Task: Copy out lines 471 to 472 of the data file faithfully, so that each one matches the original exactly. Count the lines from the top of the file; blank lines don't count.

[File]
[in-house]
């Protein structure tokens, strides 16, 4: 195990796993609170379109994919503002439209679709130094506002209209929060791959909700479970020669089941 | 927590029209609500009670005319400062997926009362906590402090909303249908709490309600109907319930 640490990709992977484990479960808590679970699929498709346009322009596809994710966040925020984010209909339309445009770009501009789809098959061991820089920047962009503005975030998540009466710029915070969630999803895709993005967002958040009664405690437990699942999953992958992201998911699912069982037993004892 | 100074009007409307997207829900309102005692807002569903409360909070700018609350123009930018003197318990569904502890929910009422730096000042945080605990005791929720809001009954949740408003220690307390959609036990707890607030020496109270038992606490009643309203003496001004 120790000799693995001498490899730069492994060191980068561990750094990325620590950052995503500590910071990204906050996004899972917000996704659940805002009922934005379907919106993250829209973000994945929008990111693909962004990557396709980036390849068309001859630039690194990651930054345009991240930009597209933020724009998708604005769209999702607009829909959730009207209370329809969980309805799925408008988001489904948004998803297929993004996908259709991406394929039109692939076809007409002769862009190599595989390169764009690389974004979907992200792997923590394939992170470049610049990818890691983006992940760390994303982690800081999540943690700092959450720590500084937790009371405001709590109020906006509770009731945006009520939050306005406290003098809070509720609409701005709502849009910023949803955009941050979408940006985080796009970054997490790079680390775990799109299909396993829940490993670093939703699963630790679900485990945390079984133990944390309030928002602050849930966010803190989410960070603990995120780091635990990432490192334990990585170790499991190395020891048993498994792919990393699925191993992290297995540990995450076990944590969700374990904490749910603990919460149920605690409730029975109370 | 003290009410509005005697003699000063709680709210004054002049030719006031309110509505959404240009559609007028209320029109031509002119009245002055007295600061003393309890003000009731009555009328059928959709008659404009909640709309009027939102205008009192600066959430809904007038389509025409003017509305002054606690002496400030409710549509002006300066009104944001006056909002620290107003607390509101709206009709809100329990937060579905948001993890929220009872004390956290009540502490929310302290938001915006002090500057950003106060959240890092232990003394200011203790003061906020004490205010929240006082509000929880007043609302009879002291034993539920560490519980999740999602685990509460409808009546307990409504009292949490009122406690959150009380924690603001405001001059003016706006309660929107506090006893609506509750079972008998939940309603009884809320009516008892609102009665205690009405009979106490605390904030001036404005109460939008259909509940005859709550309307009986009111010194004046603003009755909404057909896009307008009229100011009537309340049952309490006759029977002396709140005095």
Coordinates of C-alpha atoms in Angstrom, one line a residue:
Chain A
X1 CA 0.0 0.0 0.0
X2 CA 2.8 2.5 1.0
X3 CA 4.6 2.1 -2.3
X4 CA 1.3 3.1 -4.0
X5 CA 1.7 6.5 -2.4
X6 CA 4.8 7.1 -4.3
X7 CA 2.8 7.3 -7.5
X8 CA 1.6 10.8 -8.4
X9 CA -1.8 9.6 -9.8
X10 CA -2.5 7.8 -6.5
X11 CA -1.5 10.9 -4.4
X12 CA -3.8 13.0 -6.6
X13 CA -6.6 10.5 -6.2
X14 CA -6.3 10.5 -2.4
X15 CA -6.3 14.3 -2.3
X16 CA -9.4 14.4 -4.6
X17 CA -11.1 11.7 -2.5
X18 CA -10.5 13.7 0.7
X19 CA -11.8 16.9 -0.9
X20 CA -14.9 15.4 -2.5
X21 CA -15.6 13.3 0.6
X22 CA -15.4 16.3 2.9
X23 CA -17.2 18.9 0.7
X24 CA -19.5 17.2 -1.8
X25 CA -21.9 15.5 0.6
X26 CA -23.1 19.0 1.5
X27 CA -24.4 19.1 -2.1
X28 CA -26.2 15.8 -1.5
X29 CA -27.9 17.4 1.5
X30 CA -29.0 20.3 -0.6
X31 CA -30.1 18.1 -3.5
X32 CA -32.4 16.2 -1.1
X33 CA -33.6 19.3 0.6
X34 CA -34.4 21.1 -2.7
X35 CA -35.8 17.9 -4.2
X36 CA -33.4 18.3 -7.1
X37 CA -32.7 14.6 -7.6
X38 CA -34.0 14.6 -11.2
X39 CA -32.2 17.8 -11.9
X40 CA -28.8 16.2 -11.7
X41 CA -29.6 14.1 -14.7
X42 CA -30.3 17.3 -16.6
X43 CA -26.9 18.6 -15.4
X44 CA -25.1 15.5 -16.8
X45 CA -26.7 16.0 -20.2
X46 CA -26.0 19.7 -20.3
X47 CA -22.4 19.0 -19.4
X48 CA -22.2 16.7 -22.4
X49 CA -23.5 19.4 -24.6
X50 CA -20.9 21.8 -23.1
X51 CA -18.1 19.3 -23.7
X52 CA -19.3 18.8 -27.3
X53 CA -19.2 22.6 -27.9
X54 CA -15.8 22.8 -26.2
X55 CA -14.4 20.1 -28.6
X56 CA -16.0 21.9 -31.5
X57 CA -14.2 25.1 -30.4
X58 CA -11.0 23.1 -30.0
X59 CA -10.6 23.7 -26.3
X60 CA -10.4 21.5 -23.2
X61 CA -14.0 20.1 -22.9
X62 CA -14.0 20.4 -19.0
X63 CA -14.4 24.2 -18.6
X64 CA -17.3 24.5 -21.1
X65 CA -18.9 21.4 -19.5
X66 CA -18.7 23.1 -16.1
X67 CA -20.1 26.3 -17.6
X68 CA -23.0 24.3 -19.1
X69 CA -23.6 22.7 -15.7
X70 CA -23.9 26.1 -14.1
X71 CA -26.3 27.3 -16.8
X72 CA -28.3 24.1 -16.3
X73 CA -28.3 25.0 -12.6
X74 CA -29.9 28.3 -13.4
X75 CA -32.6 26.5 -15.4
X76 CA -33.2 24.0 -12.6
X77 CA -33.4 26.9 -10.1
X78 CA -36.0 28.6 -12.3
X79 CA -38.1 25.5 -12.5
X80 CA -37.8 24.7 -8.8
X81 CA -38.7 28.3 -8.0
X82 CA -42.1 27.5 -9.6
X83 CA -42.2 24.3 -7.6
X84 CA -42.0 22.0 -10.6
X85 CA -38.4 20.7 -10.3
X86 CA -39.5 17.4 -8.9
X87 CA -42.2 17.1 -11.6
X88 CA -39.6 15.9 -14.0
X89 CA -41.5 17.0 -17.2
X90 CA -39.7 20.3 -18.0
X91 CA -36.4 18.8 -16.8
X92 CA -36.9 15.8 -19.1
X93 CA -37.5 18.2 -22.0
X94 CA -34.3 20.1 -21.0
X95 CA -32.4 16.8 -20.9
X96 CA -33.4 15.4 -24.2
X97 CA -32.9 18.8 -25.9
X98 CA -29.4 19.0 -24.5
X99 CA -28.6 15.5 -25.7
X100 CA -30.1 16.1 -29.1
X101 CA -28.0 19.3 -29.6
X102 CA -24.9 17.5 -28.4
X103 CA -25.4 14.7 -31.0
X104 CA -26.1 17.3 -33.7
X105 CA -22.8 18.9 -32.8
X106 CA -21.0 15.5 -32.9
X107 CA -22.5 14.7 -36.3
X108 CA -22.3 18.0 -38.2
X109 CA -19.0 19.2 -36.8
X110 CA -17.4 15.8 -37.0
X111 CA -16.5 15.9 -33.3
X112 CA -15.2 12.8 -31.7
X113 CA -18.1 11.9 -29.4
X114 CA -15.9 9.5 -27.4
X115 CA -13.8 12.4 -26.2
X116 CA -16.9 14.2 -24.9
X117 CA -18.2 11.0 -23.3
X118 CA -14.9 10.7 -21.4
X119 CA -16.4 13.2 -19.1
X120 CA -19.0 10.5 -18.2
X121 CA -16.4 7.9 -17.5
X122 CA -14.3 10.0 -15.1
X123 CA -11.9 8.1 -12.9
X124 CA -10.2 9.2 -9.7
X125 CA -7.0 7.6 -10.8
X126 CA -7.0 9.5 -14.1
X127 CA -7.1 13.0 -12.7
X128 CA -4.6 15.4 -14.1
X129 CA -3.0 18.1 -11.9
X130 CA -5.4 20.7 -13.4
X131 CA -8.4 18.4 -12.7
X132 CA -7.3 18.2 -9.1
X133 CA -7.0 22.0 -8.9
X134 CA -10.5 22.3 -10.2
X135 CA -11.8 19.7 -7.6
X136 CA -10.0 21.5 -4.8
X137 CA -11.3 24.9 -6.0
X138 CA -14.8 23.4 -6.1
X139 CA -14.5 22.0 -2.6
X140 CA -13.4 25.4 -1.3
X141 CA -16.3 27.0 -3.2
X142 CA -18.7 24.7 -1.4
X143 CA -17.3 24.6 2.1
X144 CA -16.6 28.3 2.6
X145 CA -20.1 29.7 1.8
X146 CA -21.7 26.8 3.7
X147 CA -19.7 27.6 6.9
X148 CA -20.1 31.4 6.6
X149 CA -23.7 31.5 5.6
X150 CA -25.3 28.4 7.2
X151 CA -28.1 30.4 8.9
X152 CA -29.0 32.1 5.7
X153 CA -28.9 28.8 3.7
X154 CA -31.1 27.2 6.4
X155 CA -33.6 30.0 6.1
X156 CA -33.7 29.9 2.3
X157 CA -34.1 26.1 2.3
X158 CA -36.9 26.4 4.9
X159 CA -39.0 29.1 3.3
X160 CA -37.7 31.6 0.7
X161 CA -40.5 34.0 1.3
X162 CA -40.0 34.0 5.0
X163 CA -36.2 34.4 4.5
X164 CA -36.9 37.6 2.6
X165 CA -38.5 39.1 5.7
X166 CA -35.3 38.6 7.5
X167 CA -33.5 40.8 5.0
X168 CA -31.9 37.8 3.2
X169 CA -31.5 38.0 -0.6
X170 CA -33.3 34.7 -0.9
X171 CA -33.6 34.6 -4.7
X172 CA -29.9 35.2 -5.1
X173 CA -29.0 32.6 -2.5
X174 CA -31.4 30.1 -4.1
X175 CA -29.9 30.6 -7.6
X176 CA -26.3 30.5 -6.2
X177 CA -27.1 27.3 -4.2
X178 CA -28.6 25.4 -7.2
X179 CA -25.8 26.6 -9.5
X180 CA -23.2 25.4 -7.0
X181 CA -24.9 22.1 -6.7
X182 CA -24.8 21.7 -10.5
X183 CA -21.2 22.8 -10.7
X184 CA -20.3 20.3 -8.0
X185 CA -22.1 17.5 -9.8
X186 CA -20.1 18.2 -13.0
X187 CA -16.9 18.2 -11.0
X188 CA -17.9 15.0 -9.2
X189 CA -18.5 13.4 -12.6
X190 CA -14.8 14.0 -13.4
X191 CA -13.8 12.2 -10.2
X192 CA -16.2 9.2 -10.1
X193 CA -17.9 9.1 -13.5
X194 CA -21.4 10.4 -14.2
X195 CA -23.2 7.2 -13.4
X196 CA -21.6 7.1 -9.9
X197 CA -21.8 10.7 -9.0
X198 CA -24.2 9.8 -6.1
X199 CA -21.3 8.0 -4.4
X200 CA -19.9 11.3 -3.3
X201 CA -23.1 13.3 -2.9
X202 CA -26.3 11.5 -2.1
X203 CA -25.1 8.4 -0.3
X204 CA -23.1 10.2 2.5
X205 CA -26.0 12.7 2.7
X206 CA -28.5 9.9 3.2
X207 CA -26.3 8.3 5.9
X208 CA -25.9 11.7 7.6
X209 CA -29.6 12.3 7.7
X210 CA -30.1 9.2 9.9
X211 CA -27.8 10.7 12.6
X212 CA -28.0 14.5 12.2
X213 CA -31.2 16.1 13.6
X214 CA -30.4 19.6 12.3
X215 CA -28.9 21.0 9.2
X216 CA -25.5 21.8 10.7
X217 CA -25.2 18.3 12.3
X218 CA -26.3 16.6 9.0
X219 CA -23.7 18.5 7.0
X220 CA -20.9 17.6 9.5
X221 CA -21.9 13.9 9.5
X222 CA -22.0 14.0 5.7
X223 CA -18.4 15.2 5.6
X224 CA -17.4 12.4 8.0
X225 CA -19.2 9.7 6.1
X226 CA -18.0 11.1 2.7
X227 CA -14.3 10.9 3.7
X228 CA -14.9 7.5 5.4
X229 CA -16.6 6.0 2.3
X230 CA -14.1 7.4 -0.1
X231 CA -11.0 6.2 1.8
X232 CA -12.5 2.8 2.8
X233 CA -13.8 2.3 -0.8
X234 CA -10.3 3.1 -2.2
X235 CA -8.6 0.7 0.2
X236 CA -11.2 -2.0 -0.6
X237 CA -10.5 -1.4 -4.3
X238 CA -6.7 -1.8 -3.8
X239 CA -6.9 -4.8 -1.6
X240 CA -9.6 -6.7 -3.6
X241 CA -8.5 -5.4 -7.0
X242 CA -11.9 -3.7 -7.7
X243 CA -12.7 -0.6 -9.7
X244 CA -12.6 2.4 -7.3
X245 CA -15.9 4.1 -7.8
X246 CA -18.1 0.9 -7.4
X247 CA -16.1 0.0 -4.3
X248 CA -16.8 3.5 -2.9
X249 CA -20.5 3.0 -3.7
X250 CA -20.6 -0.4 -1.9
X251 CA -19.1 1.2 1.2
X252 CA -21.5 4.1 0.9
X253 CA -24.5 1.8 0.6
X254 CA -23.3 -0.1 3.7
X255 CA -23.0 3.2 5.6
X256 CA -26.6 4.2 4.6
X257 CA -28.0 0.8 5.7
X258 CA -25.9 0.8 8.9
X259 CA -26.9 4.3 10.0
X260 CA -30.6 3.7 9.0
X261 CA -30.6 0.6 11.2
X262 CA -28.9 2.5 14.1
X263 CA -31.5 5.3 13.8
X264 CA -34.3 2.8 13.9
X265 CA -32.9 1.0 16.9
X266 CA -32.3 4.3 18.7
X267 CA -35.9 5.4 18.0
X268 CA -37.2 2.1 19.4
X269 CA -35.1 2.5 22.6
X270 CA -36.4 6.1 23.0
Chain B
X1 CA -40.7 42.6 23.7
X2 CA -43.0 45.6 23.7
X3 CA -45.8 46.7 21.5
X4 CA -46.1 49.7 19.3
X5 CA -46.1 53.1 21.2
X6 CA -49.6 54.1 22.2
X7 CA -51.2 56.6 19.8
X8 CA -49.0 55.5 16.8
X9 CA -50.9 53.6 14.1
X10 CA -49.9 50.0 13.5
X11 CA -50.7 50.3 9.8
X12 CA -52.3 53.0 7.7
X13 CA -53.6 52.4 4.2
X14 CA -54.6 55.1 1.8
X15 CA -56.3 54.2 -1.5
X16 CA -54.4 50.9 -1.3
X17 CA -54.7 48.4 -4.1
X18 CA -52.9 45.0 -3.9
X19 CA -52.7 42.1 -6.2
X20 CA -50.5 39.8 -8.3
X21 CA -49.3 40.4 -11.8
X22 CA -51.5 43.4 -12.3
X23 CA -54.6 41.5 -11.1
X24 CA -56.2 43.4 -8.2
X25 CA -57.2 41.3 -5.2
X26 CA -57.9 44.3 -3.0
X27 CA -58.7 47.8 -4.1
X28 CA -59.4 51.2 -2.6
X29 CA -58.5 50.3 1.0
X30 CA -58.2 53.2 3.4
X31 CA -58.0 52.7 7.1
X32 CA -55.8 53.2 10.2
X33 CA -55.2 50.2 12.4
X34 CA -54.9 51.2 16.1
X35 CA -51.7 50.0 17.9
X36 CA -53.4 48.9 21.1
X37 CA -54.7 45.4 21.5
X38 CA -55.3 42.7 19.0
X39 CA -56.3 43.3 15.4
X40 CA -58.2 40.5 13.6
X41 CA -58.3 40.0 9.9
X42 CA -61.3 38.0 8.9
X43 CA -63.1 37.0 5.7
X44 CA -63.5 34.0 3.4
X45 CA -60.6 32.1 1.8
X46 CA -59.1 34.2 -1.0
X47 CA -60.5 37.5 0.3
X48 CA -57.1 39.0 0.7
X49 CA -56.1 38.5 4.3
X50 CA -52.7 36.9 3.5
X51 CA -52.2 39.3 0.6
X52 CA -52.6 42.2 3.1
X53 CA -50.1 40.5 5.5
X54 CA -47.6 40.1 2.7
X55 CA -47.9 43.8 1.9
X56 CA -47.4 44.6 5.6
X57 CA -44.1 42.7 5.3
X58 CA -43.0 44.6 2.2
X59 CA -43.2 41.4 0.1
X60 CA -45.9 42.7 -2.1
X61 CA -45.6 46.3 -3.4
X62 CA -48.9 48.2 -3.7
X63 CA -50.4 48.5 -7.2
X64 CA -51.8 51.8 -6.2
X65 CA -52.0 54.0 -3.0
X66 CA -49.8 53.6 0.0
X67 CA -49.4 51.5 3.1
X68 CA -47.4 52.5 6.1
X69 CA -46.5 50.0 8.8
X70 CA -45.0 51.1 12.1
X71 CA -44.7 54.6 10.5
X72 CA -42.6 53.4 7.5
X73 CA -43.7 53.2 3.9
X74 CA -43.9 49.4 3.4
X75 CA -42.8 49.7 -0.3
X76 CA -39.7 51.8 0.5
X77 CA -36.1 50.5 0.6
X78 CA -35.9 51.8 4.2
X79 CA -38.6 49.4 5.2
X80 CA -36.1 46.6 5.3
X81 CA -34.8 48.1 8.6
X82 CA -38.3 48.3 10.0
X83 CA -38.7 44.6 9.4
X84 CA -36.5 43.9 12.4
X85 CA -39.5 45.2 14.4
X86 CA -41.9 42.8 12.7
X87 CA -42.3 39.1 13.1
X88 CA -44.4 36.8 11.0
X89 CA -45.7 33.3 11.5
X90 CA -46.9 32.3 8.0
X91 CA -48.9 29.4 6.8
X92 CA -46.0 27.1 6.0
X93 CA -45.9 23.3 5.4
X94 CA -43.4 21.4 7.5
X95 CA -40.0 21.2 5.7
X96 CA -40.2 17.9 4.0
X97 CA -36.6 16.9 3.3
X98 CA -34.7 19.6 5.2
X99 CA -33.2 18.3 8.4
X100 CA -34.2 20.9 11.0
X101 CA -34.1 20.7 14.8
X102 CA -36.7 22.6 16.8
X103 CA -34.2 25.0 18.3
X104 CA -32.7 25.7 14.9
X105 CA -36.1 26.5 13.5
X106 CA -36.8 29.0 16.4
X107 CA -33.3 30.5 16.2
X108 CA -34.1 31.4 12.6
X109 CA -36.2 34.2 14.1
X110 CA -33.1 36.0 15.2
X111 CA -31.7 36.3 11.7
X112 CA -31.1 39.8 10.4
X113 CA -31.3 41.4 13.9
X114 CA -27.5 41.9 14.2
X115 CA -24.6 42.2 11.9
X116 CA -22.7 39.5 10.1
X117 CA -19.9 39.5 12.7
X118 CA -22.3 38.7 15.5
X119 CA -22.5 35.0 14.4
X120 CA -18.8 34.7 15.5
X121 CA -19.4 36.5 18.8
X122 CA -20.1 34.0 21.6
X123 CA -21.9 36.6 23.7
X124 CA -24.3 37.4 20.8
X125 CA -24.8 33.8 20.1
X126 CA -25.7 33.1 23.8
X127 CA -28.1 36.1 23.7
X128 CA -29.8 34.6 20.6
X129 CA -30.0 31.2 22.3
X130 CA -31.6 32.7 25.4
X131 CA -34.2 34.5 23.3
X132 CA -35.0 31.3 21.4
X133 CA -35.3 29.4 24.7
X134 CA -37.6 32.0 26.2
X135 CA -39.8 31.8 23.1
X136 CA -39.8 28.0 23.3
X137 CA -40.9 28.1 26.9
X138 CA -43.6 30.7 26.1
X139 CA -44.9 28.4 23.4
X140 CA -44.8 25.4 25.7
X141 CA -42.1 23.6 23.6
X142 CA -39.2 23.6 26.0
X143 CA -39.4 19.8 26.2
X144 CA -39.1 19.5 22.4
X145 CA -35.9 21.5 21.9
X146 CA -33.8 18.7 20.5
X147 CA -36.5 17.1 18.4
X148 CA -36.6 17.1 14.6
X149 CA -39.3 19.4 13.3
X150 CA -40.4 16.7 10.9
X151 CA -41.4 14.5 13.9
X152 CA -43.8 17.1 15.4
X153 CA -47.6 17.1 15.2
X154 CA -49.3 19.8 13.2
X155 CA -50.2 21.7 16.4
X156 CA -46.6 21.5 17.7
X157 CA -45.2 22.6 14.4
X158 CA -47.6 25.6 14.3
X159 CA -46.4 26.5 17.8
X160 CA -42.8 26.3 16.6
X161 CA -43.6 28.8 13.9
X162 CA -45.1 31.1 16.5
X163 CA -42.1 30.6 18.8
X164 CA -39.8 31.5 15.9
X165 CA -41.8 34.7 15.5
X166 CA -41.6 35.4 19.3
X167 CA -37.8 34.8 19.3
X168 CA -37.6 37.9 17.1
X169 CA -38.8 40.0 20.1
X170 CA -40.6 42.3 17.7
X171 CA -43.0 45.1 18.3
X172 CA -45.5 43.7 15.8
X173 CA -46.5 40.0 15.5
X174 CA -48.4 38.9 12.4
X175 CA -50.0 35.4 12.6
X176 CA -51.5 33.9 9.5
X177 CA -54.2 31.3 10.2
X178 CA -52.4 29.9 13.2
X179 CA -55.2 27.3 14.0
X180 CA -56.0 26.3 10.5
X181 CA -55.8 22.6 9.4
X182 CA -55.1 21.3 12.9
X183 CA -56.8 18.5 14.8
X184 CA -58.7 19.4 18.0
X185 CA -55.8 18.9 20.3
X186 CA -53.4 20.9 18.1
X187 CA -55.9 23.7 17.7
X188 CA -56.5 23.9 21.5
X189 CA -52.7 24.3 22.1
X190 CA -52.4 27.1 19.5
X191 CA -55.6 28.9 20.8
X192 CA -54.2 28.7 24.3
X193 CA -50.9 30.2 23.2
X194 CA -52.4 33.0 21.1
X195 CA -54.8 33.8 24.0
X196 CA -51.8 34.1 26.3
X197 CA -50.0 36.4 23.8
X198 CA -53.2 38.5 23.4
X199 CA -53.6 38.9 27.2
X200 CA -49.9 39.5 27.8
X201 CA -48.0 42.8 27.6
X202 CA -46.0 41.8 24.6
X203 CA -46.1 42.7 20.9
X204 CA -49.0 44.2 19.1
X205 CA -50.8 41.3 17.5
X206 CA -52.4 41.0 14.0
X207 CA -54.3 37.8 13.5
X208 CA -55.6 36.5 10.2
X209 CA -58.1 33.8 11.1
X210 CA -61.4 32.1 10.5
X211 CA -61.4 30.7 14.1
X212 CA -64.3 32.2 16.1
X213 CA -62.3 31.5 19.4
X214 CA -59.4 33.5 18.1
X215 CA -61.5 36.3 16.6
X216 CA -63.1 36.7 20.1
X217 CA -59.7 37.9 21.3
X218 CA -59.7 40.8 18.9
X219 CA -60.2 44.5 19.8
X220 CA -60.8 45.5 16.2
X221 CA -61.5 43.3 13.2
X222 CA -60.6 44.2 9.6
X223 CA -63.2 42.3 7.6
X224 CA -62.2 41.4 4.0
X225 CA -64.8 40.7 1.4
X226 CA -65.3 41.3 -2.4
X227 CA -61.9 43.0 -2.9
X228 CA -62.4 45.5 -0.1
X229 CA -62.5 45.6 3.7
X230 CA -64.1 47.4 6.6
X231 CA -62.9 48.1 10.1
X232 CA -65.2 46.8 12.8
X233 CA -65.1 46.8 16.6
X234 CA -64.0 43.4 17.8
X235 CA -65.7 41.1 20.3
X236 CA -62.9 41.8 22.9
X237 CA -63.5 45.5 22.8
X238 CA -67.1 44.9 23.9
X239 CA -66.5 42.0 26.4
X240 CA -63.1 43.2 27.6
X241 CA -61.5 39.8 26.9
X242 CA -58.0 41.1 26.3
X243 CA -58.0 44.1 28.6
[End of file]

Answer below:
X196 CA -51.8 34.1 26.3
X197 CA -50.0 36.4 23.8